I am in a similar situation this coming year and I did some research you might find helpful.
CCAA has no letter of intent or scholarship guidelines and leaves that to the ACAC. ACAC has no letter of intent policy and leaves that to the individual school. ACAC LOI signees are entering an agreement between themselves and the school (or coach or athletic director as the case may be) and it isn't binding from one school to another within the ACAC. These LOI forms can include inducements of scholarship money. This athletic award is generally the Jimmie Condon and its worth $900 per semester. Only permanent Alberta residents are eligible for the Jimmie Condon and this amount can also be topped up to the full tuition and required enrolment fees. ACAC member schools can only provide financial aid, specifically athletic scholarships, to student-athletes to participate in intercollegiate athletics in a financial form, and can not exceed the student-athletes’ tuition and required enrolment fees. This does not include other scholarship funds like the Rutherford or school specific academic awards.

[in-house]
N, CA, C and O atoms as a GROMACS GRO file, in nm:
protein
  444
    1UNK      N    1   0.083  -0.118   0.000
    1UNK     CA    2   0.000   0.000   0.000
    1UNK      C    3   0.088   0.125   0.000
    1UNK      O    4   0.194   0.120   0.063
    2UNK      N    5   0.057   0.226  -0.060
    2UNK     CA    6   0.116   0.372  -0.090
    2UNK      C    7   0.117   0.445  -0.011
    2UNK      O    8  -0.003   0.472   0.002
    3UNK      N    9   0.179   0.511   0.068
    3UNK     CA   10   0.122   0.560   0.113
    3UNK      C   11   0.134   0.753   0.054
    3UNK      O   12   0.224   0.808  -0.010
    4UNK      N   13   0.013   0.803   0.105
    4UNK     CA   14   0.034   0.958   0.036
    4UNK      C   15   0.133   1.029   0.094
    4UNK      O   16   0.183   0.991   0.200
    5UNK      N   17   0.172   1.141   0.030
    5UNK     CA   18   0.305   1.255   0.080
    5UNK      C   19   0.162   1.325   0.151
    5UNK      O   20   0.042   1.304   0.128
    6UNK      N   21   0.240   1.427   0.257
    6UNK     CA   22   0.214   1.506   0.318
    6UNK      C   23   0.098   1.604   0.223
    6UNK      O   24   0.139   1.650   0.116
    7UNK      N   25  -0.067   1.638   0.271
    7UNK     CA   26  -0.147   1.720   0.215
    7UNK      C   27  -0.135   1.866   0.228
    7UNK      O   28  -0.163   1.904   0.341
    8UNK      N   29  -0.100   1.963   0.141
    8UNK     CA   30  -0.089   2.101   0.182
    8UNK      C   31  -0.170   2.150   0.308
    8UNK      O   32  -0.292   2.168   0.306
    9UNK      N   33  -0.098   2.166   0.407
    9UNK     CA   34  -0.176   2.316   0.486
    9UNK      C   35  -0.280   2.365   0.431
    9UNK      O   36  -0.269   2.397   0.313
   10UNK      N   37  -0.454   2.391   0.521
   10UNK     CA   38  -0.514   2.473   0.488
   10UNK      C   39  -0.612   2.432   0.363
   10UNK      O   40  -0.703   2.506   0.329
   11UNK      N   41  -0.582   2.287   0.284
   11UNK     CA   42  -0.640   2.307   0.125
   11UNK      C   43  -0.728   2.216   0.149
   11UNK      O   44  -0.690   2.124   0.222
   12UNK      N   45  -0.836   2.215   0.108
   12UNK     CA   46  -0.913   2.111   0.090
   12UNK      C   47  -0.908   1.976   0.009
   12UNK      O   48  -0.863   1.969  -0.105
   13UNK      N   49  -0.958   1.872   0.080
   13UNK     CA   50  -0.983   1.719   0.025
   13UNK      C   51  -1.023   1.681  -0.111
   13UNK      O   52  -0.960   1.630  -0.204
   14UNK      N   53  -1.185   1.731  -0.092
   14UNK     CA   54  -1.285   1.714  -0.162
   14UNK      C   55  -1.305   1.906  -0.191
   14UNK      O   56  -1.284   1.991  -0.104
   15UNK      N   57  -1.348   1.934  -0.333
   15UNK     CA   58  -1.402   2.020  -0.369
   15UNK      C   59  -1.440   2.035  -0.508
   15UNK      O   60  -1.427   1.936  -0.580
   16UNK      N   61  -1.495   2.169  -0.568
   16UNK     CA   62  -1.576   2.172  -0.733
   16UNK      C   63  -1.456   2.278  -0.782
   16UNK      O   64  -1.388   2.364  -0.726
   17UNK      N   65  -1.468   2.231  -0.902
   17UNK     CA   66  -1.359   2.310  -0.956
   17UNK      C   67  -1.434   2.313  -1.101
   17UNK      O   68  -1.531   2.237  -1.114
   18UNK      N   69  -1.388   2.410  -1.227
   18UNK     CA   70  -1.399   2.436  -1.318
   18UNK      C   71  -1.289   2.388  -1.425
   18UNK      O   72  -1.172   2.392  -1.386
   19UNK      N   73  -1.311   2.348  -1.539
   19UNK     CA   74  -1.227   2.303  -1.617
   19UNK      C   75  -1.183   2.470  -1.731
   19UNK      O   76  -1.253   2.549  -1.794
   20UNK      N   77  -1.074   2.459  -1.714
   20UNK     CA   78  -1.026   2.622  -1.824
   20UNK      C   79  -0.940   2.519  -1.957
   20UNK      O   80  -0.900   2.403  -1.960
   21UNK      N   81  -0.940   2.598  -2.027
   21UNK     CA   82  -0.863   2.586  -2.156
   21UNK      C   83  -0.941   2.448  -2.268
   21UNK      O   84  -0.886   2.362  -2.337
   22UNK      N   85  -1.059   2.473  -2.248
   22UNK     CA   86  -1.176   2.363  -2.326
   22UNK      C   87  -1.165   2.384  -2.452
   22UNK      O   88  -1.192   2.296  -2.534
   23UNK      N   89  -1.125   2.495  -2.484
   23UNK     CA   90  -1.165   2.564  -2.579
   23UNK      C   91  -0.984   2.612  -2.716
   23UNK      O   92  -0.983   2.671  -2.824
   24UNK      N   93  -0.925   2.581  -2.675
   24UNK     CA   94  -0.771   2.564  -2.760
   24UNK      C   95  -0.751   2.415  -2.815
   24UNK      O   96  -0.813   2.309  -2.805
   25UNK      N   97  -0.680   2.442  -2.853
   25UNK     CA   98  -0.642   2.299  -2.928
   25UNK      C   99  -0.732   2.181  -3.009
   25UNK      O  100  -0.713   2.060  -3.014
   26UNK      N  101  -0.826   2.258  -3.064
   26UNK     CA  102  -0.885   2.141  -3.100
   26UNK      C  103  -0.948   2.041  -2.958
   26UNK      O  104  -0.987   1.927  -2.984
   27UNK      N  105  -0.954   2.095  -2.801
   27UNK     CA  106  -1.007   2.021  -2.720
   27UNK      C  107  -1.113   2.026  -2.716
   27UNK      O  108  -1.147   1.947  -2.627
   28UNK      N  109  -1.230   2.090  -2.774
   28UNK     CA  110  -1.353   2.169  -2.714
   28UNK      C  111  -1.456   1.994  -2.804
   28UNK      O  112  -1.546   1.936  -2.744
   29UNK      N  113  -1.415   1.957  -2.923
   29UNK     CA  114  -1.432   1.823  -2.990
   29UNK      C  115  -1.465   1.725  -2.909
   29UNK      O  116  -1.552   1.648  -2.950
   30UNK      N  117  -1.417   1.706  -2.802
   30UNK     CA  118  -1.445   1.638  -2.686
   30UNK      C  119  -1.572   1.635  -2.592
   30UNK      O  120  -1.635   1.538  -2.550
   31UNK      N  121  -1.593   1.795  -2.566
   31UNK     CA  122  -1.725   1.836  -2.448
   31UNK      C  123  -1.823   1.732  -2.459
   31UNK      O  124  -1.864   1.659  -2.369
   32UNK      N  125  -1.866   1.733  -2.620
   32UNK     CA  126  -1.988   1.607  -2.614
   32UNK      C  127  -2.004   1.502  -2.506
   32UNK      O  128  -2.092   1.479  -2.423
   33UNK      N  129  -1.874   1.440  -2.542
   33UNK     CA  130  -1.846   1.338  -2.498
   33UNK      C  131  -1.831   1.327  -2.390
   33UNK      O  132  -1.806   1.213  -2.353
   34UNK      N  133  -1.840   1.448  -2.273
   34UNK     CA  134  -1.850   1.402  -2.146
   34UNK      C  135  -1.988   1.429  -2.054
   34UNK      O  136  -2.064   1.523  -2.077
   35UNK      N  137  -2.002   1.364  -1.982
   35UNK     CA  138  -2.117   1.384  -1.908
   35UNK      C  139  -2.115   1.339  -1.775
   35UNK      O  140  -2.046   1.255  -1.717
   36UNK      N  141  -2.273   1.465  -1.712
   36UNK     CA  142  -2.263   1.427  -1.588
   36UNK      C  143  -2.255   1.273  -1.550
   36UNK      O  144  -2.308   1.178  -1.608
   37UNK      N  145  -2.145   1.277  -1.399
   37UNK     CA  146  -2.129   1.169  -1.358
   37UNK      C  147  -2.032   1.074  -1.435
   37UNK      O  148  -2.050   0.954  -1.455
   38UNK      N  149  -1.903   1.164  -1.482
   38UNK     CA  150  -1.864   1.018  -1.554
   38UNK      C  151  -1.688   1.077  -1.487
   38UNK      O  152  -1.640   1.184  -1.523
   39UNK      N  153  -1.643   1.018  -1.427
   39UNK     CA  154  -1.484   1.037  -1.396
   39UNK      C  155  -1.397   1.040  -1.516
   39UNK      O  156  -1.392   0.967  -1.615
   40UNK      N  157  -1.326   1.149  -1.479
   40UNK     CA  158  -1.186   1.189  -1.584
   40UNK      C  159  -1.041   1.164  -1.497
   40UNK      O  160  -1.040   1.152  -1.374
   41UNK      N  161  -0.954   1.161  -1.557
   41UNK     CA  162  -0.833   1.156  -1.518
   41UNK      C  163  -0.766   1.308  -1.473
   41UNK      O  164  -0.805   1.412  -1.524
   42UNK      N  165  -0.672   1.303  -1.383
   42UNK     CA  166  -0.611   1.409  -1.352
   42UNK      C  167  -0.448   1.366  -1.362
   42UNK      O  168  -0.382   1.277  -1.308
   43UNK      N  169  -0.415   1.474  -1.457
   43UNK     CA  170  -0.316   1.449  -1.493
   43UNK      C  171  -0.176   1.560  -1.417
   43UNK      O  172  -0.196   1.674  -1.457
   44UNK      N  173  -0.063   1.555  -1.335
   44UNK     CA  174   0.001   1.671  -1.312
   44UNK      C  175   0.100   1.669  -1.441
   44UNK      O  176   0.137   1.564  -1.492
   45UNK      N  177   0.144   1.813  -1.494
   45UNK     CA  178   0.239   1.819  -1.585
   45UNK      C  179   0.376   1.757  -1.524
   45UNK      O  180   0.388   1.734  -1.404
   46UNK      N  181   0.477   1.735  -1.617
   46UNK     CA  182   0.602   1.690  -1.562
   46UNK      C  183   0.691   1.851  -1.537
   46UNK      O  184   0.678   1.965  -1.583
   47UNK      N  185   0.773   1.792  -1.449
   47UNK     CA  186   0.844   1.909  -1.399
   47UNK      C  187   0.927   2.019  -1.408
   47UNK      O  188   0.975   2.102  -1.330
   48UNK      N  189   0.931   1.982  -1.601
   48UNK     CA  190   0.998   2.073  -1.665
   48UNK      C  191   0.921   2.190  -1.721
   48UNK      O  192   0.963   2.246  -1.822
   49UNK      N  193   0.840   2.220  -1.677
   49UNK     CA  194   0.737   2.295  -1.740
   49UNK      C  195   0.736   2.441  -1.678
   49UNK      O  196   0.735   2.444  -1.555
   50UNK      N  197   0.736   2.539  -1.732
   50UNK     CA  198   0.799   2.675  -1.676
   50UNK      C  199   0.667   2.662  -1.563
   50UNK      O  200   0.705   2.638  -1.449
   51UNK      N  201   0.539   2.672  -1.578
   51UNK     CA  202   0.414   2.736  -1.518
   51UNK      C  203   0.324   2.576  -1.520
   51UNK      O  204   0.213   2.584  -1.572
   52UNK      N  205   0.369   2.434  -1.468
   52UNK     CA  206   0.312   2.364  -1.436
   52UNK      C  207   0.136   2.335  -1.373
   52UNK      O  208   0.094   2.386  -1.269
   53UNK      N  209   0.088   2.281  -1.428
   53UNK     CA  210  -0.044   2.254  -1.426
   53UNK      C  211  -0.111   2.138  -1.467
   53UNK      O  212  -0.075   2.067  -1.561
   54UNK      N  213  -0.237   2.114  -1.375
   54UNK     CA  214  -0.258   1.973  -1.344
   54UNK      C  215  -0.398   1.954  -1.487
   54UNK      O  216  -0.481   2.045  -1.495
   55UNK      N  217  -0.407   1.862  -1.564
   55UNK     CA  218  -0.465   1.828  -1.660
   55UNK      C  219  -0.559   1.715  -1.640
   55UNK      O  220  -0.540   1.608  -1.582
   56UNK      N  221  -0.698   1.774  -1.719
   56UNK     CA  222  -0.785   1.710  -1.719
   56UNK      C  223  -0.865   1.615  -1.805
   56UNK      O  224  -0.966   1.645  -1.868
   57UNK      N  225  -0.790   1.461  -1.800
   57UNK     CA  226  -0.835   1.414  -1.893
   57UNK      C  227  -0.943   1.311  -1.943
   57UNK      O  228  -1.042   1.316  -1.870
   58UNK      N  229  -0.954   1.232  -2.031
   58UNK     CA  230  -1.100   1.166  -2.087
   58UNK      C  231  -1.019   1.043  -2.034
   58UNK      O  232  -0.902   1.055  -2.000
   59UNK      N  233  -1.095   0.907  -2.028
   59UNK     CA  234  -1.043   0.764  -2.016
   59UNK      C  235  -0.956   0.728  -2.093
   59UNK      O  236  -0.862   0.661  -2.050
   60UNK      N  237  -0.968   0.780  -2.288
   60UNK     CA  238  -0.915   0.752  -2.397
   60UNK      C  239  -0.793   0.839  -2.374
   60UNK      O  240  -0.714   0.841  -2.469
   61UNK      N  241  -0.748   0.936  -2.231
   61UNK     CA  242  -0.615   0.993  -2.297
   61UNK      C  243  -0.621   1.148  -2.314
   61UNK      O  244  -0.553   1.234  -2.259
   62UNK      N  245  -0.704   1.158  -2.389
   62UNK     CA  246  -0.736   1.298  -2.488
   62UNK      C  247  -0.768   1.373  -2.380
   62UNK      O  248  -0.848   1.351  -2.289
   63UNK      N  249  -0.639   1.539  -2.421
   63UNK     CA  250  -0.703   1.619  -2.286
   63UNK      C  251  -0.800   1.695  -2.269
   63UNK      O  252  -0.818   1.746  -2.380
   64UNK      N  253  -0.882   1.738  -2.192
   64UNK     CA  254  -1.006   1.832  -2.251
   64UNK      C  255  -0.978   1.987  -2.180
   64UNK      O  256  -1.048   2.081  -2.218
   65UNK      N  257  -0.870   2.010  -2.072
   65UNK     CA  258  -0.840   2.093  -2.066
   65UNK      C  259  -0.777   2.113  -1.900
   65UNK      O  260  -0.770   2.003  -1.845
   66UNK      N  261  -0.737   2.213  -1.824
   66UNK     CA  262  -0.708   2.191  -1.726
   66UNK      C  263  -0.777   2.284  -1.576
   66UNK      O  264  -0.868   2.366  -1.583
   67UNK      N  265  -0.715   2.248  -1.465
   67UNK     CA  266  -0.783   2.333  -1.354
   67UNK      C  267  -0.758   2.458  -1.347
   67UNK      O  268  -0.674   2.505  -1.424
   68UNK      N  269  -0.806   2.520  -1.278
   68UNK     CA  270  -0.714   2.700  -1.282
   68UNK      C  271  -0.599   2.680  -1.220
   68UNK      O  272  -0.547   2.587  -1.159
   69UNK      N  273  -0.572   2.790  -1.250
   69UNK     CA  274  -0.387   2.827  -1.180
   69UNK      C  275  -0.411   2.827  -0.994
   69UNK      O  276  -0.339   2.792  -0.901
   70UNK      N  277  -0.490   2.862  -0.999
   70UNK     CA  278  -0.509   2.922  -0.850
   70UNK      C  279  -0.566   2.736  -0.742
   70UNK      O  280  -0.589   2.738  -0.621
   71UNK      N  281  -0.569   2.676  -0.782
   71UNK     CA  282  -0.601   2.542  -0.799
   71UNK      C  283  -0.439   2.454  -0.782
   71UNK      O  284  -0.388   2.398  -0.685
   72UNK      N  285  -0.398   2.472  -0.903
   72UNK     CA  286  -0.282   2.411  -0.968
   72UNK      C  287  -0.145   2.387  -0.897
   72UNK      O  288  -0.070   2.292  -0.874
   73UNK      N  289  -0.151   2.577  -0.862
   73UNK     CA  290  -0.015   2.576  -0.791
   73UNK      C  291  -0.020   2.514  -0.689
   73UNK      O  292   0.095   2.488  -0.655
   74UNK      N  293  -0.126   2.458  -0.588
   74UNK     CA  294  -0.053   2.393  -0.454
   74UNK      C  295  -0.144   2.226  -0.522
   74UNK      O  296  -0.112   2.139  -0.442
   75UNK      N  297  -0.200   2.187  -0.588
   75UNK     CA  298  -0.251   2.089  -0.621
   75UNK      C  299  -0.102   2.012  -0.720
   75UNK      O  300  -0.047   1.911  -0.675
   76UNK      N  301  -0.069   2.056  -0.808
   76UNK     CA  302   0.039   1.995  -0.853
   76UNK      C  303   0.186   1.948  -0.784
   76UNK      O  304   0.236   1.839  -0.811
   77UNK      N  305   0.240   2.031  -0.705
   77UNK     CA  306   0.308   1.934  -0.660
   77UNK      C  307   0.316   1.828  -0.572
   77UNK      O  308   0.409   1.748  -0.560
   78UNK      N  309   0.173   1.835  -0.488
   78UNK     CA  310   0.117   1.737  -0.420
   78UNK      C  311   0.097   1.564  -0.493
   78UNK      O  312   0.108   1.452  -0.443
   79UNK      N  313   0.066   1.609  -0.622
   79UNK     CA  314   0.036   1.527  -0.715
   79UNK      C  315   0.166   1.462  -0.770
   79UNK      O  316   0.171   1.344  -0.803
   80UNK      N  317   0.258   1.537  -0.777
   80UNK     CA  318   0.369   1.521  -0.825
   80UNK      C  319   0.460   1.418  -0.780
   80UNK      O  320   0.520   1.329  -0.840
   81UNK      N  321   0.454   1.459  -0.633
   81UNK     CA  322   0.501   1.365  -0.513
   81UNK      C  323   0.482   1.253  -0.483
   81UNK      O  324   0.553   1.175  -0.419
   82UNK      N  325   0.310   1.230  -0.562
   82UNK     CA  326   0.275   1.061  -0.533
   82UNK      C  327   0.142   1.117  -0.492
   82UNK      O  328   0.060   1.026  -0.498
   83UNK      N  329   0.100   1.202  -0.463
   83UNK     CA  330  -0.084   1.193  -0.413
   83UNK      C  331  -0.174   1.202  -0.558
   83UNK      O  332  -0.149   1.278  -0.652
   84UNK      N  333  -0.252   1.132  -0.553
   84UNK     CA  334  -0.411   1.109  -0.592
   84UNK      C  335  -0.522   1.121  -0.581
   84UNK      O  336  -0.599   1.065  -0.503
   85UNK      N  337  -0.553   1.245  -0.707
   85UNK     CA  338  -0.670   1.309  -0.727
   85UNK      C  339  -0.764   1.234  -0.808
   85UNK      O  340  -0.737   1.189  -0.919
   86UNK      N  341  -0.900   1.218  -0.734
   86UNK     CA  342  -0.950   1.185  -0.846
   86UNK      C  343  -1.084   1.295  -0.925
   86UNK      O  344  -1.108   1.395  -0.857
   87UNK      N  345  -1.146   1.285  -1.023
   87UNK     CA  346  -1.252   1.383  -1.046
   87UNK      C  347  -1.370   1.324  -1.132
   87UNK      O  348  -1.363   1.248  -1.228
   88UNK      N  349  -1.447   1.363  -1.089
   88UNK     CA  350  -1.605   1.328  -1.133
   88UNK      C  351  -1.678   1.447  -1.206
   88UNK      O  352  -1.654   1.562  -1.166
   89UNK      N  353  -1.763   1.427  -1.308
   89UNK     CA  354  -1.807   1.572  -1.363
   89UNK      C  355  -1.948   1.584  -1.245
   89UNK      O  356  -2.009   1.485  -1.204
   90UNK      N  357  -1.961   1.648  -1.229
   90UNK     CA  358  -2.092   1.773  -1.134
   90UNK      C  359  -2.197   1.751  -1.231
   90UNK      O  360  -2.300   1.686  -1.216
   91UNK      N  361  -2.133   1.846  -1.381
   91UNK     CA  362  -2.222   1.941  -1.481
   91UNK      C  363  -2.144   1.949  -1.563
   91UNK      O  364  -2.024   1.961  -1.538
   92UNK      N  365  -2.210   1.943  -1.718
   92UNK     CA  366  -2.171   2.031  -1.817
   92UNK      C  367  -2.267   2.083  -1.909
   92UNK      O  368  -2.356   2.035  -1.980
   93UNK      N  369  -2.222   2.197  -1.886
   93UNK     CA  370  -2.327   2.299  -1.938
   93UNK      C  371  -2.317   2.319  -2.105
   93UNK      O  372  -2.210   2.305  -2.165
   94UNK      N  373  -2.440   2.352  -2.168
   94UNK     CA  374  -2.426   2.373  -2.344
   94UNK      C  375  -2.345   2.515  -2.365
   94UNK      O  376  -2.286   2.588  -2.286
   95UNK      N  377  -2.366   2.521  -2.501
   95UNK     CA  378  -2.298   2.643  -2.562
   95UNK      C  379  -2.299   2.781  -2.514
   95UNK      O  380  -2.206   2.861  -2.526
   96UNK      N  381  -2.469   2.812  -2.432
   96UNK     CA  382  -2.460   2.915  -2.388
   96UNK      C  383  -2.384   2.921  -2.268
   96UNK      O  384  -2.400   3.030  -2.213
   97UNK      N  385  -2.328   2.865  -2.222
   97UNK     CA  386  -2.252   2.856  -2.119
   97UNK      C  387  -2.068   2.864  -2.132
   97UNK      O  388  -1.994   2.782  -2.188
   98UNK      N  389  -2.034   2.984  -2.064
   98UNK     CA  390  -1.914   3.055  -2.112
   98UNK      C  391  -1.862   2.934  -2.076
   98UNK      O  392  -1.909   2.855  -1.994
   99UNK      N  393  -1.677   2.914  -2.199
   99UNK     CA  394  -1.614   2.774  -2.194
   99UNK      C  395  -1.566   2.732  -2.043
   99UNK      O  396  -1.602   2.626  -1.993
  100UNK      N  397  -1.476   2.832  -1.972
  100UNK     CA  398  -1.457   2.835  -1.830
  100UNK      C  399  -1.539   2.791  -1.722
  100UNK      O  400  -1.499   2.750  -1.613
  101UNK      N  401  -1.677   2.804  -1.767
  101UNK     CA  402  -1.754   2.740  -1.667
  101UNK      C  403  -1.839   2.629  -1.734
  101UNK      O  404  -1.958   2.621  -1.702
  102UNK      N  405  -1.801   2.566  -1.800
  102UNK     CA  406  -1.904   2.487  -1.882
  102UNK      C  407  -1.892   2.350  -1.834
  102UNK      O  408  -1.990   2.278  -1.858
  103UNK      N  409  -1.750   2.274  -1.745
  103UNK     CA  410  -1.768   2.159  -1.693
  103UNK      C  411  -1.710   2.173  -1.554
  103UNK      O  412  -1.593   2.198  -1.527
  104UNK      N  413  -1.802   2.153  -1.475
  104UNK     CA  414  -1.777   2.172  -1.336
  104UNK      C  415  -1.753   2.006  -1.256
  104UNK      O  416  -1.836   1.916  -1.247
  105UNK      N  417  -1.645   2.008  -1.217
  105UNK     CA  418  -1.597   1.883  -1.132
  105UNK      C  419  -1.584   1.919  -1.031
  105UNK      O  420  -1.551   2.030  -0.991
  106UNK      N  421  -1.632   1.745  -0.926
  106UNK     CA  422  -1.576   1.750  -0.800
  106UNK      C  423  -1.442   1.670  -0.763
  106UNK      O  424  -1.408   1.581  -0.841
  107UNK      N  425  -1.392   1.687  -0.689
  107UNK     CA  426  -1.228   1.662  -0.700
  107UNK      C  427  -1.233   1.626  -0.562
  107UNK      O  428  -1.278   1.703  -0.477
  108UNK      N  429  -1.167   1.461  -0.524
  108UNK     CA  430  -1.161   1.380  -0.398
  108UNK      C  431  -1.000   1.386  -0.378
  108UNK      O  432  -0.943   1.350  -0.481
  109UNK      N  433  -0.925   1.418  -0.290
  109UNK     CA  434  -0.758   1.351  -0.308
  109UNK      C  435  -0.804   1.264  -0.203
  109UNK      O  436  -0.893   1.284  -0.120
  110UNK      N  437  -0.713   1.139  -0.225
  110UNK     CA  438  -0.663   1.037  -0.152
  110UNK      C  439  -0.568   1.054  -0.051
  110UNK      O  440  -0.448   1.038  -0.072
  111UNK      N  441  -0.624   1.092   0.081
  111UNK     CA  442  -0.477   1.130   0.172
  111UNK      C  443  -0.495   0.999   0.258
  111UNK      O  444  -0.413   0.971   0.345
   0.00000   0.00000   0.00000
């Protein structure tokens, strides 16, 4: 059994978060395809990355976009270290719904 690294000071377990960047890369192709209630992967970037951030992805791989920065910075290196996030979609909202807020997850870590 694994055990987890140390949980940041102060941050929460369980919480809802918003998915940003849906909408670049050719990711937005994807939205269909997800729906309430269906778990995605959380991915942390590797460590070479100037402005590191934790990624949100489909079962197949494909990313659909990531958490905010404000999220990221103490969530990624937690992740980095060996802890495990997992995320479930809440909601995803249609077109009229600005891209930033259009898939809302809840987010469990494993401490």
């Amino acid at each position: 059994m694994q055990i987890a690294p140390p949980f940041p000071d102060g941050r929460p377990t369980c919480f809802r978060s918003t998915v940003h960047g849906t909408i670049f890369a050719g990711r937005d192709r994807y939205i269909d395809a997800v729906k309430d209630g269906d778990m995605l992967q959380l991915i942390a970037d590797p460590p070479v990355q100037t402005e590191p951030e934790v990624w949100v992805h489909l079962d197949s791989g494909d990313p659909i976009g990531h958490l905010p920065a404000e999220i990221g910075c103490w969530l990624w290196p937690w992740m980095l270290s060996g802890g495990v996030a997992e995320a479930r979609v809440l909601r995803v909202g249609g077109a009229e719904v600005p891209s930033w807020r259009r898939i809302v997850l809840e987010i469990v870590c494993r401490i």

Ask your high school or club coach if they are familiar with the program you're considering and if they know the coach, his history and how he runs his program. That might be your best bet in determining what they're telling you can be trusted. They could entice you with promises they have no intention of keeping if it doesn't work out for them. Many athletes sign LOIs and feel like they are committed to the school and the school to them. That is not reality. They still have to make the team as a regular and only 12 Jimmie Condon scholarships are available per member institution. Many ACAC programs go into the year with open tryouts and bring in more recruits than spots, as an insurance, which means you could sign an LOI, register at the school, move to the furthest most remote areas of the province only to not make the team and be stuck at a small school in northern alberta or worse. There are no iron clad guarantees of making a team or receiving a scholarship until it actually happens. Do your research and tread carefully.